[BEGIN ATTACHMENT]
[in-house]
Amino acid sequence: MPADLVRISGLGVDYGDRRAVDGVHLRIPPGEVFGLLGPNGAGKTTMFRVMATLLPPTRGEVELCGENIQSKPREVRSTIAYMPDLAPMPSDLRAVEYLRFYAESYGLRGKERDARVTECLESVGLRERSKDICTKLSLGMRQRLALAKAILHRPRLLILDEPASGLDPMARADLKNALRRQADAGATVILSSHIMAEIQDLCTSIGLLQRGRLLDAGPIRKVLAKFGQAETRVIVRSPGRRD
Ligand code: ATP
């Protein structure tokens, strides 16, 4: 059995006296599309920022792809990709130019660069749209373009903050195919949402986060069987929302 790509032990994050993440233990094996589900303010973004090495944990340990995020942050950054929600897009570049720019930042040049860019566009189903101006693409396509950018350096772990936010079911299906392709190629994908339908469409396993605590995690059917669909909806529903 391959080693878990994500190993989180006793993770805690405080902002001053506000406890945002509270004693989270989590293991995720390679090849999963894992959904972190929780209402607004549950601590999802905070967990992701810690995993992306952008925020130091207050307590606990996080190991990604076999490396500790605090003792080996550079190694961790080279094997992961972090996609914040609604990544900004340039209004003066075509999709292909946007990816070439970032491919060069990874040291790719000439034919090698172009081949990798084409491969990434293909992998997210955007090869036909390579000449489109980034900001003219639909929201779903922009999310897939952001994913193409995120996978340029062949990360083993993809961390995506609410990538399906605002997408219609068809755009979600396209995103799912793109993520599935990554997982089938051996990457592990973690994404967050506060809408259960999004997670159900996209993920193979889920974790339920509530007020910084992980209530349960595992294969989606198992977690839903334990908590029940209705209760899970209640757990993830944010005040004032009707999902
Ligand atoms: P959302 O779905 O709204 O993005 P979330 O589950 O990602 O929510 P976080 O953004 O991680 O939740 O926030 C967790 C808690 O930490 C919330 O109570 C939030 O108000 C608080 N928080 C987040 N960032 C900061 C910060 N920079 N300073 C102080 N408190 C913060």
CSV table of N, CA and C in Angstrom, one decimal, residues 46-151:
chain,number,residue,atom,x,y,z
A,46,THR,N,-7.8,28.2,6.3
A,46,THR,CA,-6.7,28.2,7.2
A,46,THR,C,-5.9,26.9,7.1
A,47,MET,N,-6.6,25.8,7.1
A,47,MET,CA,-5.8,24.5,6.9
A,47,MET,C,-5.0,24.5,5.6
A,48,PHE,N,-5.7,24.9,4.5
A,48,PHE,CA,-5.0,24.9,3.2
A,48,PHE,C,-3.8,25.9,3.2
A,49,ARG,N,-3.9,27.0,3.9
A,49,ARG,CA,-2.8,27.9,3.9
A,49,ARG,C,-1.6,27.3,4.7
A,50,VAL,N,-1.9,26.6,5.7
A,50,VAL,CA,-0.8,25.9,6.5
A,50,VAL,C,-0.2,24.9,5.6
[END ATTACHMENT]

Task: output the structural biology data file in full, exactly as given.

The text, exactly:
[in-house]
Amino acid sequence: MPADLVRISGLGVDYGDRRAVDGVHLRIPPGEVFGLLGPNGAGKTTMFRVMATLLPPTRGEVELCGENIQSKPREVRSTIAYMPDLAPMPSDLRAVEYLRFYAESYGLRGKERDARVTECLESVGLRERSKDICTKLSLGMRQRLALAKAILHRPRLLILDEPASGLDPMARADLKNALRRQADAGATVILSSHIMAEIQDLCTSIGLLQRGRLLDAGPIRKVLAKFGQAETRVIVRSPGRRD
Ligand code: ATP
């Protein structure tokens, strides 16, 4: 059995006296599309920022792809990709130019660069749209373009903050195919949402986060069987929302 790509032990994050993440233990094996589900303010973004090495944990340990995020942050950054929600897009570049720019930042040049860019566009189903101006693409396509950018350096772990936010079911299906392709190629994908339908469409396993605590995690059917669909909806529903 391959080693878990994500190993989180006793993770805690405080902002001053506000406890945002509270004693989270989590293991995720390679090849999963894992959904972190929780209402607004549950601590999802905070967990992701810690995993992306952008925020130091207050307590606990996080190991990604076999490396500790605090003792080996550079190694961790080279094997992961972090996609914040609604990544900004340039209004003066075509999709292909946007990816070439970032491919060069990874040291790719000439034919090698172009081949990798084409491969990434293909992998997210955007090869036909390579000449489109980034900001003219639909929201779903922009999310897939952001994913193409995120996978340029062949990360083993993809961390995506609410990538399906605002997408219609068809755009979600396209995103799912793109993520599935990554997982089938051996990457592990973690994404967050506060809408259960999004997670159900996209993920193979889920974790339920509530007020910084992980209530349960595992294969989606198992977690839903334990908590029940209705209760899970209640757990993830944010005040004032009707999902
Ligand atoms: P959302 O779905 O709204 O993005 P979330 O589950 O990602 O929510 P976080 O953004 O991680 O939740 O926030 C967790 C808690 O930490 C919330 O109570 C939030 O108000 C608080 N928080 C987040 N960032 C900061 C910060 N920079 N300073 C102080 N408190 C913060």
CSV table of N, CA and C in Angstrom, one decimal, residues 46-151:
chain,number,residue,atom,x,y,z
A,46,THR,N,-7.8,28.2,6.3
A,46,THR,CA,-6.7,28.2,7.2
A,46,THR,C,-5.9,26.9,7.1
A,47,MET,N,-6.6,25.8,7.1
A,47,MET,CA,-5.8,24.5,6.9
A,47,MET,C,-5.0,24.5,5.6
A,48,PHE,N,-5.7,24.9,4.5
A,48,PHE,CA,-5.0,24.9,3.2
A,48,PHE,C,-3.8,25.9,3.2
A,49,ARG,N,-3.9,27.0,3.9
A,49,ARG,CA,-2.8,27.9,3.9
A,49,ARG,C,-1.6,27.3,4.7
A,50,VAL,N,-1.9,26.6,5.7
A,50,VAL,CA,-0.8,25.9,6.5
A,50,VAL,C,-0.2,24.9,5.6